Controversy is a kind of currency in the journalism business; it increases engagement by provoking passions in people and gets them sharing posts and pounding their keyboards in response. Speaking from personal experience, when commenters use all caps, it totally changes my mind around to their point of view.

In all seriousness though, I don’t actually write my columns to deliberately provoke controversy, although it is fun. As I said in a recent column, this isn’t therapy, where I write to merely purge my emotional brain and troll for likes on the old social-media circuit. Although I am a passionate guy, I learned a long time ago that there isn’t much point in getting enraged about things outside of my control. Believe it or not, we only have a limited supply of mental energy, and I’m not going to waste mine on things that will only inevitably come to pass, and will really have only a marginal effect on my day-to-day life. It’s a kind of maturity I started to discover when first preparing for selection.

You need to sort out the important from the unimportant, or as Canadian astronaut Chris Hadfield put, focus on “what can kill me next” (Hadfield, 2014). What I generally like to do is to sort things into circles. This is adapted from Stephen R. Covey’s “7 Habits of Highly Effective People.”

This simple trick can make you the master of your mental health

The big, wide, encompassing circle is our circle of concern. It’s large because there are lots of things that concern us, from Islamic terrorism to who is going to win the Super Bowl. Within that circle is a smaller one—the circle of influence. Within that, you put things that you may have an impact on or influence over. This may include a very diffuse impact such as the outcome of the next election, or a much stronger one such as the success of your business. The inner perimeter is your circle of control, those things that you have definitive control over, such as how much you study or practice for a test or evaluation, or what you put into your body (Covey, 2004).

By now I expect you’ve figured out the next step. The closer to the centre of the circle something is, the more attention and energy I give it. It seems obvious, but when you start to look at everything around you with this perspective, you start to see how exceedingly rare this approach is. Shooting the shit around the locker room and solving the world’s problems is one of the things we do best, but then you see guys losing their minds over foreign policy X or the new PT standard Y, going home and kicking their dog over it, or, my favourite, threatening to quit. You really begin to wonder where their perspective is.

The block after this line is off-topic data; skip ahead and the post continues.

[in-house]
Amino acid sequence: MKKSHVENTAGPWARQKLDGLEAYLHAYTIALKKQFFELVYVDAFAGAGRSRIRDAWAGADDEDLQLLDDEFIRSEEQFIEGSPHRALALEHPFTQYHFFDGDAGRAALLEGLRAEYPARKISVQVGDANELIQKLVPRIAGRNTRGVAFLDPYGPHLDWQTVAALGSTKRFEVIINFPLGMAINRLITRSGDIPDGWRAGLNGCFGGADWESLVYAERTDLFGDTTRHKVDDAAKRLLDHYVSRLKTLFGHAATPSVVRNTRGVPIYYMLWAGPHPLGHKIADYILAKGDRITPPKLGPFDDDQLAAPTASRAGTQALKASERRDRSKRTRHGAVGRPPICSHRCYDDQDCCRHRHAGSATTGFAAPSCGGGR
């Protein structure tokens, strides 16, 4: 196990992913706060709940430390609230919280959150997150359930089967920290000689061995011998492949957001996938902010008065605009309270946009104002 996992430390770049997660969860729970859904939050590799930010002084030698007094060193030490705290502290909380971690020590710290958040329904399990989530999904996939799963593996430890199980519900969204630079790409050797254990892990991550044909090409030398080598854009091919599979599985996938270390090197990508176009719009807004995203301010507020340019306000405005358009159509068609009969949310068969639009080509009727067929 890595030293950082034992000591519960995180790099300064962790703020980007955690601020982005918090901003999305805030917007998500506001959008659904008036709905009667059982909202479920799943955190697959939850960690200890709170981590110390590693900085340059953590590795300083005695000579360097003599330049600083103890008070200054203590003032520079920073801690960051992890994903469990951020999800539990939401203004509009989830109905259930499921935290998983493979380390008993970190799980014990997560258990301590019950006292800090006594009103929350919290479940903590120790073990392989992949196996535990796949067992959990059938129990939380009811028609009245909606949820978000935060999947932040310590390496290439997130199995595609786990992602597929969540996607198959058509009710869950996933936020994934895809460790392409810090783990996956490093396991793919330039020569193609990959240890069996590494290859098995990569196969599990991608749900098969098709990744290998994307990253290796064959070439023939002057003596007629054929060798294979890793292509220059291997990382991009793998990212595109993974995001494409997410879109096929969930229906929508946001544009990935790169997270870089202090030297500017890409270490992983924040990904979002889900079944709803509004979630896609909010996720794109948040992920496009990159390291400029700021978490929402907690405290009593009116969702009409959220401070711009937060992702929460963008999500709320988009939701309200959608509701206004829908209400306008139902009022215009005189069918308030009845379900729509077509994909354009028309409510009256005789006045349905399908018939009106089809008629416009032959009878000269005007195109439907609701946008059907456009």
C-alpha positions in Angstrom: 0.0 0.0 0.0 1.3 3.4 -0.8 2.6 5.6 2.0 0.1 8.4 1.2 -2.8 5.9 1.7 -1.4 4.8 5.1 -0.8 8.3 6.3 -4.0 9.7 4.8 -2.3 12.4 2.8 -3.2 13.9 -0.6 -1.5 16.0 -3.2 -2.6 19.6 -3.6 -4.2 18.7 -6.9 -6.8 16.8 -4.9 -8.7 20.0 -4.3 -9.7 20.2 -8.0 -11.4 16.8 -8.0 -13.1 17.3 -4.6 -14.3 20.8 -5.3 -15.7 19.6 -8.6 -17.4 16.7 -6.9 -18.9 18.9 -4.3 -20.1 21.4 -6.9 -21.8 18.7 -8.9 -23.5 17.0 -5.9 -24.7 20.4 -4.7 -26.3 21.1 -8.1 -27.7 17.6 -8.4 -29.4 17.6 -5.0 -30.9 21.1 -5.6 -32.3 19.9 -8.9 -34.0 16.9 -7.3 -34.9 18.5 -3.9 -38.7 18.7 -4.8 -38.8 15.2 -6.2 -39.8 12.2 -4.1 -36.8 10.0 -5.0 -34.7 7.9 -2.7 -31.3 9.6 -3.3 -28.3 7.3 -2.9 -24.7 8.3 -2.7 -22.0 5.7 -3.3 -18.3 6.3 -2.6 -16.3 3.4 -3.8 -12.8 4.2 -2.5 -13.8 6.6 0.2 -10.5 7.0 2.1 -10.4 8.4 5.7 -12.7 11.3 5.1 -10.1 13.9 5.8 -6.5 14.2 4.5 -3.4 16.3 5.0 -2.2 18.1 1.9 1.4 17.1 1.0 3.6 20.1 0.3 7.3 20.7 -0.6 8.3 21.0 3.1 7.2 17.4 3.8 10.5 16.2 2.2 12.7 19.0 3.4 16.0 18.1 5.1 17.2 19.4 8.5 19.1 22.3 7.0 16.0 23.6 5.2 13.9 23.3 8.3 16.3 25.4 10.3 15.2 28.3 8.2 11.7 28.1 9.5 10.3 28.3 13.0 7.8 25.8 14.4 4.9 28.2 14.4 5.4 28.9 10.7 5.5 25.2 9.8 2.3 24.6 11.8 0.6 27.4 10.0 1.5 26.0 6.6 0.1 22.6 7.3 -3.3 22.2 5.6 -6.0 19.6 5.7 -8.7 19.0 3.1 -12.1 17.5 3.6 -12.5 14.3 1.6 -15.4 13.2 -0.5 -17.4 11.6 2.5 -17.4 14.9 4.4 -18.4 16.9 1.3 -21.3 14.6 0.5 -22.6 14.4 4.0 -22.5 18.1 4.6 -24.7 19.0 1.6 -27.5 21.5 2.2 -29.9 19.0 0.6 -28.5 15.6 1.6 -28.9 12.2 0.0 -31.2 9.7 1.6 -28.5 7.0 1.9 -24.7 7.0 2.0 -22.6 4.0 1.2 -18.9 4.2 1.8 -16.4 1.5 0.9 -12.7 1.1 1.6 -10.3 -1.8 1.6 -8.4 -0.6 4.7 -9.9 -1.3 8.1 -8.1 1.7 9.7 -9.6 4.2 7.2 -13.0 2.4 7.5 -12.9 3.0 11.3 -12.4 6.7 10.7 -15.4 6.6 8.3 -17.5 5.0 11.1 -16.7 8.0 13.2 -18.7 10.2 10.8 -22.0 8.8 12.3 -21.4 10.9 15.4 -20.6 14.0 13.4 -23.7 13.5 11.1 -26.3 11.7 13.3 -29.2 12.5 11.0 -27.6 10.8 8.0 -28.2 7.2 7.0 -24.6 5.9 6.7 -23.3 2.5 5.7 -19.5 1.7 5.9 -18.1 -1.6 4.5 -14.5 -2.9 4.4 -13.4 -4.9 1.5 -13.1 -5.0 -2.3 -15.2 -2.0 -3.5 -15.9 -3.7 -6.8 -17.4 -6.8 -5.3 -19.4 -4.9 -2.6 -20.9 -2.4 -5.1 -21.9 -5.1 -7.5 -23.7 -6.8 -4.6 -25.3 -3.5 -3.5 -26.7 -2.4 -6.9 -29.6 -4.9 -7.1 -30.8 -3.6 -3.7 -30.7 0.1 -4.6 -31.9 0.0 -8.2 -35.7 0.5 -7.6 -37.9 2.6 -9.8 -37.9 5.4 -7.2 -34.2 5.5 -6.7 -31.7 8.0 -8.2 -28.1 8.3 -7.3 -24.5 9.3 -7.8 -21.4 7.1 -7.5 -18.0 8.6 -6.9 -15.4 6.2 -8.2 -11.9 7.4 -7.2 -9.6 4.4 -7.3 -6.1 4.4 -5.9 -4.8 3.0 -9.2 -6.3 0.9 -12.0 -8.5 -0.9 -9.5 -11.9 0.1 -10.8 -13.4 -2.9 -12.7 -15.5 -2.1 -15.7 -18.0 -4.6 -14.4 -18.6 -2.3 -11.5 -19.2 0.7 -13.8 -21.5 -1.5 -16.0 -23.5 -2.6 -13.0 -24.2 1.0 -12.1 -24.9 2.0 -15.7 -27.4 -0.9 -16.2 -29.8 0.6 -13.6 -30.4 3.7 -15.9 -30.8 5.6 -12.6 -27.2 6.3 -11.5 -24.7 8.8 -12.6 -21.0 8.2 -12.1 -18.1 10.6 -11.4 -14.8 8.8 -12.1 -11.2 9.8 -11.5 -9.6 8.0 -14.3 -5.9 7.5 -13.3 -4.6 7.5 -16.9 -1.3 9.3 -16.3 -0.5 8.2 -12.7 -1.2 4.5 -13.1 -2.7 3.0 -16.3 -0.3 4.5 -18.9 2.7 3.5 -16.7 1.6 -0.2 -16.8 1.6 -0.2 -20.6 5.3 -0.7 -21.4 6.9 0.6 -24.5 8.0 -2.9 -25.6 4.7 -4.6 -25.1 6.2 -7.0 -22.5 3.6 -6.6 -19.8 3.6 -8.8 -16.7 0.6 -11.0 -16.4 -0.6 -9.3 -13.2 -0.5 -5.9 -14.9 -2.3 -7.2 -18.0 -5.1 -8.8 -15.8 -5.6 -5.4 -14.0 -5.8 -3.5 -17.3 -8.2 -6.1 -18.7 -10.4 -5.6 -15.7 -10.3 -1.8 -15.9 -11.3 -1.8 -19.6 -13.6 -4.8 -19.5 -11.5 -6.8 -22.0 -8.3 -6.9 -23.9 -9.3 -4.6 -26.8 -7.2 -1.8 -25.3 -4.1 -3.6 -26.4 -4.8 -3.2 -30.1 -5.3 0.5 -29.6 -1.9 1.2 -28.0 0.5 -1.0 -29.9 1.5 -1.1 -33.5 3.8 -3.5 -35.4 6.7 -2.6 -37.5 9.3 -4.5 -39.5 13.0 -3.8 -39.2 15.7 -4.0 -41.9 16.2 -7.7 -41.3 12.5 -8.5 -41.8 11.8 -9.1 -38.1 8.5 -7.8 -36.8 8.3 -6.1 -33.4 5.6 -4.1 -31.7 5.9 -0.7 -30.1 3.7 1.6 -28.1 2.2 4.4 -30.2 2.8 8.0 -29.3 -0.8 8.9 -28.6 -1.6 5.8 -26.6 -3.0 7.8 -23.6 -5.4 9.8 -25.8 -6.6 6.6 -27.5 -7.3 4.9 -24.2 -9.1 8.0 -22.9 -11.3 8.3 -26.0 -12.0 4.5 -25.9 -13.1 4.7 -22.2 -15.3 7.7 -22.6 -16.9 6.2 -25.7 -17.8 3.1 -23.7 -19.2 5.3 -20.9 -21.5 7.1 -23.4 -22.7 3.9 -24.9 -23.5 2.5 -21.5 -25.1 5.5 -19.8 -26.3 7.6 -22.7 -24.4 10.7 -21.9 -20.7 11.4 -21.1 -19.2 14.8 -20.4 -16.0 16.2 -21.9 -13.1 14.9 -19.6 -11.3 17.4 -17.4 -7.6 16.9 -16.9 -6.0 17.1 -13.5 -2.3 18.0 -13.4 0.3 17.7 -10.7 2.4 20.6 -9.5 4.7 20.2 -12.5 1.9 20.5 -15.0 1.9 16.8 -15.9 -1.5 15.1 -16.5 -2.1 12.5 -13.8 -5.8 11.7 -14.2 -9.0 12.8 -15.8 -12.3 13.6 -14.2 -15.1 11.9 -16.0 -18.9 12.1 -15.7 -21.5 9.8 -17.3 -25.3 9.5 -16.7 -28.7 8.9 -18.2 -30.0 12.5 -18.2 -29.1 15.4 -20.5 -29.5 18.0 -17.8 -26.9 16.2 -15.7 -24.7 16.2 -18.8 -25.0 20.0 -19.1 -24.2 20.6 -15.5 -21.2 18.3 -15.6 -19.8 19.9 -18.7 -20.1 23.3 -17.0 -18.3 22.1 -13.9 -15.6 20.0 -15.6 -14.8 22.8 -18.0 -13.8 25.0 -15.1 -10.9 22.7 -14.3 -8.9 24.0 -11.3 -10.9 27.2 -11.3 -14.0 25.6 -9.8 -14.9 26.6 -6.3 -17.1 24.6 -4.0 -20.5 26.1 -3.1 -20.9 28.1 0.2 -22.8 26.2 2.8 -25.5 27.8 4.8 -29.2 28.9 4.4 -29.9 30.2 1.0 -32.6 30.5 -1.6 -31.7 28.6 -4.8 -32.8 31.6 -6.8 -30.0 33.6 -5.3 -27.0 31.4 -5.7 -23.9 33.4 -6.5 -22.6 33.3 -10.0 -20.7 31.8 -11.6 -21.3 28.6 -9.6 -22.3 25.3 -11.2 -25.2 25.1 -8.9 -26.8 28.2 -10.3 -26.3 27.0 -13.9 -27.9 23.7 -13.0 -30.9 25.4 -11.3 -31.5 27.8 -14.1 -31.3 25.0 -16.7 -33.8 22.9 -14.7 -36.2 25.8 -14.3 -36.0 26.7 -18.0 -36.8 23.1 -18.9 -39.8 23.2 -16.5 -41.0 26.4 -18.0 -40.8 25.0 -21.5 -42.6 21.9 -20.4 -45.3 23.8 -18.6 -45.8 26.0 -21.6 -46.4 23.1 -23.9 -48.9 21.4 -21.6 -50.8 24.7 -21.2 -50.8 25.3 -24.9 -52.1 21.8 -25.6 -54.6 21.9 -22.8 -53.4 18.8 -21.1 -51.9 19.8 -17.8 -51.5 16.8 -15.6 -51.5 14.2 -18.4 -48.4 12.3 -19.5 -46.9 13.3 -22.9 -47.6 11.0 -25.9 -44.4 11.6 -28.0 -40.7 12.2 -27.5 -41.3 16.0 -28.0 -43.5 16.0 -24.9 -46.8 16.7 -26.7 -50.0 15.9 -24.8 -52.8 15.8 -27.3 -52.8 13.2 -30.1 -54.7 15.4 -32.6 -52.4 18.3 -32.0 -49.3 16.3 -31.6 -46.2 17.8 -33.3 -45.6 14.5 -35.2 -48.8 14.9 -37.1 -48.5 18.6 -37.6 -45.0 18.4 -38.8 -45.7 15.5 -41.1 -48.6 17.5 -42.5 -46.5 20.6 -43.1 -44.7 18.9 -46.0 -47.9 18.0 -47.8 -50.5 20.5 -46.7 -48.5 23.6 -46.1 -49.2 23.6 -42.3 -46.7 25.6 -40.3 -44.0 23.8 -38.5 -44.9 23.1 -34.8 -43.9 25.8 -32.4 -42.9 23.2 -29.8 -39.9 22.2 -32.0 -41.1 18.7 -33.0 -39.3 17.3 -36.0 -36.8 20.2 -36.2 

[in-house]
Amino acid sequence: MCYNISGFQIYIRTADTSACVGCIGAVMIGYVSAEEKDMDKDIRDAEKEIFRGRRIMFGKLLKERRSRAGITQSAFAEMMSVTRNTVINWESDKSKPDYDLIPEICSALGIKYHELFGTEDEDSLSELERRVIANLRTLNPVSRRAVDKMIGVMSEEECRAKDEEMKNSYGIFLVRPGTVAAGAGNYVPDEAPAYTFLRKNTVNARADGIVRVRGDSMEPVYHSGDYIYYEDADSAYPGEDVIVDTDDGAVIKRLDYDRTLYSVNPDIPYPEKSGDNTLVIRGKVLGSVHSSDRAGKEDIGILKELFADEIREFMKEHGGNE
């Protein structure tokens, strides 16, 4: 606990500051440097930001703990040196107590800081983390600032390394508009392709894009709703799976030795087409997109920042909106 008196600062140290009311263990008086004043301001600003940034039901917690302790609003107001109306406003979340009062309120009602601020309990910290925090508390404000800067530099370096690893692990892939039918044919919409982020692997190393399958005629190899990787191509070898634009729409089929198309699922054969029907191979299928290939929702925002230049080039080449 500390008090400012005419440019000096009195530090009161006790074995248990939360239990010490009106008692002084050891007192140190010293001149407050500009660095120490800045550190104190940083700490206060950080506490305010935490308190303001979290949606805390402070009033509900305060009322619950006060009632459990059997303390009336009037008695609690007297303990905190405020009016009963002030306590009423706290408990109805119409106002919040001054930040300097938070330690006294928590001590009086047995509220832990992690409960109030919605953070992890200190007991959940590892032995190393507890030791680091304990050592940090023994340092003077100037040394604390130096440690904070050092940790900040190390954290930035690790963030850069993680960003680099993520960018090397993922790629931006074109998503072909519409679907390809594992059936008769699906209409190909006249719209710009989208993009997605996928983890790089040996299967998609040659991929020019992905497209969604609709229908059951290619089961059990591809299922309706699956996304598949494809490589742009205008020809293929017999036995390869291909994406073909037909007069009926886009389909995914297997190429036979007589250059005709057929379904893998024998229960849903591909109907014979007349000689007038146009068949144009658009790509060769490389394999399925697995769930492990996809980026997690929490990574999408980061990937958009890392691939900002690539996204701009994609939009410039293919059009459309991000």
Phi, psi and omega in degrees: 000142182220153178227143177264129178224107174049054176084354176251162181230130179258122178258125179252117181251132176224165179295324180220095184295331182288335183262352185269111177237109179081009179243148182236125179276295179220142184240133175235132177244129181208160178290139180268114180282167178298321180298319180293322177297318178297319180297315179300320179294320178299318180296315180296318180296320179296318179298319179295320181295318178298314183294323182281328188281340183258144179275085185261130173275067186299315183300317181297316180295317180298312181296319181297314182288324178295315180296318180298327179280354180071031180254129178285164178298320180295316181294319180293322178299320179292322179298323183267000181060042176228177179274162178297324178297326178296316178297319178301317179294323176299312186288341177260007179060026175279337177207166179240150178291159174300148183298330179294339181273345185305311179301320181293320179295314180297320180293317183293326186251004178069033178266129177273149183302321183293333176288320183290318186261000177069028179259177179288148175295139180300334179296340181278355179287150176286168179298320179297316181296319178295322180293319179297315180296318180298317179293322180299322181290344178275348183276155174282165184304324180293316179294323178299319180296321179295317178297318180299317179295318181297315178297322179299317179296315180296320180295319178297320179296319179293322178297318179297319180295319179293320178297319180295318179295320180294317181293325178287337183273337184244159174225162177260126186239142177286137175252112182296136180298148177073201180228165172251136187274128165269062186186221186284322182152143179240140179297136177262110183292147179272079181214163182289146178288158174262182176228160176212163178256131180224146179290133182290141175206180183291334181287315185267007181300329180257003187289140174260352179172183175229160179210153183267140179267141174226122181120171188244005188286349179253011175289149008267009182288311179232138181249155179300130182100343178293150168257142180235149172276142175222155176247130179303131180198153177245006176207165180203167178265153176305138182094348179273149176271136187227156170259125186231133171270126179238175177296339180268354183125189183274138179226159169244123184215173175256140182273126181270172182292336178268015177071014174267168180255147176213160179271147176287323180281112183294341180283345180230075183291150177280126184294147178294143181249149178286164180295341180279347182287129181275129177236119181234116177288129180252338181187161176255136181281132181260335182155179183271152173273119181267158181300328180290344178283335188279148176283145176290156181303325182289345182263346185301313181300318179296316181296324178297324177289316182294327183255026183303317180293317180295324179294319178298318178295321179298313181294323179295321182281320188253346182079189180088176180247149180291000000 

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These two examples are definitely within our circle of concern; it affects what we do and how we do it, so it’s natural and healthy we debate them. But how productive is it to invest precious emotional energy into it? Governments do dumb shit, bosses do dumb shit, it’s going to happen. Sometimes the only thing in our control is our reaction to it, and this is a choice we make, like whether or not to be offended by something.

I lead a busy life, and I have definitely found it far more productive to focus on things that directly affect me, and that I can actually influence. As I get wound up by issues, I quickly place it in one of those circles. If it’s in my circle of concern and affects me, I will pay more attention. If it crosses over into my circle of influence or control, like a client having motivation issues, I can decide to do something about it and come up with a strategy to address it. In the case of a client, I will remind myself that the issue is only in my circle of influence, not control, and if he ultimately ignores my advice, that’s his decision to make and ultimately not my responsibility.

This simple trick can make you the master of your mental health

If it’s my own behavior, then it is definitely in my circle of control and yes, I sometimes need to remind myself that the buck stops here. I have been trying to practice mindfulness/meditation/focus training, and it is damn hard to be still. But no matter what interruptions there are, allowing them to interfere is something I control. I can’t blame it on the phone, my schedule, or the fact that the Canucks are scheduled to play at the time I usually set aside. So if, at the end of the week, I find I haven’t practiced, then I need to own it, and, furthermore, I need to control my behavior better next week.

So the next time you find your blood pressure rising over some government or corporate decision, take a second and figure out what circle it belongs in. If it’s outside your influence, let it go. If it’s within your influence, do what you can. If it’s within your control, stop making excuses and make the change.

(Images courtesy of changeyourideas.com, giantbomb.com.) 

References

Covey, S. R. (2004). The 7 habits of highly effective people: Restoring the Character Ethic. New York: Free Press.

Hadfield, C. (2014). An Astronaut’s Guide to Life on Earth. Random House Canada.